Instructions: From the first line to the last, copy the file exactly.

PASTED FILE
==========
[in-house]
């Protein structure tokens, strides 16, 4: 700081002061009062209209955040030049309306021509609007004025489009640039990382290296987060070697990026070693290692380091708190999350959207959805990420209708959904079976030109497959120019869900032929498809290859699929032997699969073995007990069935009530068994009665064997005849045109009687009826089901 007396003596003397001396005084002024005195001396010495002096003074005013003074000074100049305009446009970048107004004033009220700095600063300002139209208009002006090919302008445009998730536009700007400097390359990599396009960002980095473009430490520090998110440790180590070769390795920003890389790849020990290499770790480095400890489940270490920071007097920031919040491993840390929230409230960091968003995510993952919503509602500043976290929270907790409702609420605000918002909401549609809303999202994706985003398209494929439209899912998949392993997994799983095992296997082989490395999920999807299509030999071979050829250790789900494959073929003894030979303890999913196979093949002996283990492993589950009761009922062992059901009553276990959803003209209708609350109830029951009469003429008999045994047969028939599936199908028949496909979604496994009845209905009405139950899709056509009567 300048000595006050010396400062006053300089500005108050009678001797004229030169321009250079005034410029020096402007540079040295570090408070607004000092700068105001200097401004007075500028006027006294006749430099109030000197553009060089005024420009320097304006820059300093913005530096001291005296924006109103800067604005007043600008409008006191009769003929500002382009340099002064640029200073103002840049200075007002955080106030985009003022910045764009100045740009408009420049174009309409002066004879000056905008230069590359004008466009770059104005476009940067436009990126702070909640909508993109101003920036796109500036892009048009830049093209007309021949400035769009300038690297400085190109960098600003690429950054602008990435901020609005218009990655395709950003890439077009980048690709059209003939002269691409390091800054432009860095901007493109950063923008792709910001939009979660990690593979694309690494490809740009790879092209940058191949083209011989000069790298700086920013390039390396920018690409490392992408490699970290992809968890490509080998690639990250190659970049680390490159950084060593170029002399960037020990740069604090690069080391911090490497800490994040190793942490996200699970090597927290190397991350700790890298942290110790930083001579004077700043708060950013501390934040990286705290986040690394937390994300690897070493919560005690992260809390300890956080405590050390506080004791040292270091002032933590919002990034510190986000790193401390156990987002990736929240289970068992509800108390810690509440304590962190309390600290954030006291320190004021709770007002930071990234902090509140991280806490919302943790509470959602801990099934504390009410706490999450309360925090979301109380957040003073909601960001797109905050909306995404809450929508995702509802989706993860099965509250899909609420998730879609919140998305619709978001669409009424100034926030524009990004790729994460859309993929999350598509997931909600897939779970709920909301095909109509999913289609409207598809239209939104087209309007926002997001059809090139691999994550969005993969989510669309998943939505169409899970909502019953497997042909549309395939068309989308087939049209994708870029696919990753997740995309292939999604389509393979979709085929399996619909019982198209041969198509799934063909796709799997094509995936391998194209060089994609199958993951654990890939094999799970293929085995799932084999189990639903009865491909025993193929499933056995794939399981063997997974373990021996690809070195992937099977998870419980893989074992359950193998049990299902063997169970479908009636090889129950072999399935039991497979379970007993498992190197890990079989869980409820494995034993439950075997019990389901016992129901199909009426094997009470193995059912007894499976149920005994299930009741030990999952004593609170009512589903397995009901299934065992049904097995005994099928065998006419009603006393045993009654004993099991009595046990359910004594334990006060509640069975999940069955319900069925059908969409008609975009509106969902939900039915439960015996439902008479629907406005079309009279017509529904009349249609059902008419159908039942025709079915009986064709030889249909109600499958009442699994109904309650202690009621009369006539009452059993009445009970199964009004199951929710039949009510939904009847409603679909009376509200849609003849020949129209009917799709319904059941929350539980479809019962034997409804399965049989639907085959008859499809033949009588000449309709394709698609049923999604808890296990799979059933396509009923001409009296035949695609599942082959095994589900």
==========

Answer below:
[in-house]
């Protein structure tokens, strides 16, 4: 700081002061009062209209955040030049309306021509609007004025489009640039990382290296987060070697990026070693290692380091708190999350959207959805990420209708959904079976030109497959120019869900032929498809290859699929032997699969073995007990069935009530068994009665064997005849045109009687009826089901 007396003596003397001396005084002024005195001396010495002096003074005013003074000074100049305009446009970048107004004033009220700095600063300002139209208009002006090919302008445009998730536009700007400097390359990599396009960002980095473009430490520090998110440790180590070769390795920003890389790849020990290499770790480095400890489940270490920071007097920031919040491993840390929230409230960091968003995510993952919503509602500043976290929270907790409702609420605000918002909401549609809303999202994706985003398209494929439209899912998949392993997994799983095992296997082989490395999920999807299509030999071979050829250790789900494959073929003894030979303890999913196979093949002996283990492993589950009761009922062992059901009553276990959803003209209708609350109830029951009469003429008999045994047969028939599936199908028949496909979604496994009845209905009405139950899709056509009567 300048000595006050010396400062006053300089500005108050009678001797004229030169321009250079005034410029020096402007540079040295570090408070607004000092700068105001200097401004007075500028006027006294006749430099109030000197553009060089005024420009320097304006820059300093913005530096001291005296924006109103800067604005007043600008409008006191009769003929500002382009340099002064640029200073103002840049200075007002955080106030985009003022910045764009100045740009408009420049174009309409002066004879000056905008230069590359004008466009770059104005476009940067436009990126702070909640909508993109101003920036796109500036892009048009830049093209007309021949400035769009300038690297400085190109960098600003690429950054602008990435901020609005218009990655395709950003890439077009980048690709059209003939002269691409390091800054432009860095901007493109950063923008792709910001939009979660990690593979694309690494490809740009790879092209940058191949083209011989000069790298700086920013390039390396920018690409490392992408490699970290992809968890490509080998690639990250190659970049680390490159950084060593170029002399960037020990740069604090690069080391911090490497800490994040190793942490996200699970090597927290190397991350700790890298942290110790930083001579004077700043708060950013501390934040990286705290986040690394937390994300690897070493919560005690992260809390300890956080405590050390506080004791040292270091002032933590919002990034510190986000790193401390156990987002990736929240289970068992509800108390810690509440304590962190309390600290954030006291320190004021709770007002930071990234902090509140991280806490919302943790509470959602801990099934504390009410706490999450309360925090979301109380957040003073909601960001797109905050909306995404809450929508995702509802989706993860099965509250899909609420998730879609919140998305619709978001669409009424100034926030524009990004790729994460859309993929999350598509997931909600897939779970709920909301095909109509999913289609409207598809239209939104087209309007926002997001059809090139691999994550969005993969989510669309998943939505169409899970909502019953497997042909549309395939068309989308087939049209994708870029696919990753997740995309292939999604389509393979979709085929399996619909019982198209041969198509799934063909796709799997094509995936391998194209060089994609199958993951654990890939094999799970293929085995799932084999189990639903009865491909025993193929499933056995794939399981063997997974373990021996690809070195992937099977998870419980893989074992359950193998049990299902063997169970479908009636090889129950072999399935039991497979379970007993498992190197890990079989869980409820494995034993439950075997019990389901016992129901199909009426094997009470193995059912007894499976149920005994299930009741030990999952004593609170009512589903397995009901299934065992049904097995005994099928065998006419009603006393045993009654004993099991009595046990359910004594334990006060509640069975999940069955319900069925059908969409008609975009509106969902939900039915439960015996439902008479629907406005079309009279017509529904009349249609059902008419159908039942025709079915009986064709030889249909109600499958009442699994109904309650202690009621009369006539009452059993009445009970199964009004199951929710039949009510939904009847409603679909009376509200849609003849020949129209009917799709319904059941929350539980479809019962034997409804399965049989639907085959008859499809033949009588000449309709394709698609049923999604808890296990799979059933396509009923001409009296035949695609599942082959095994589900």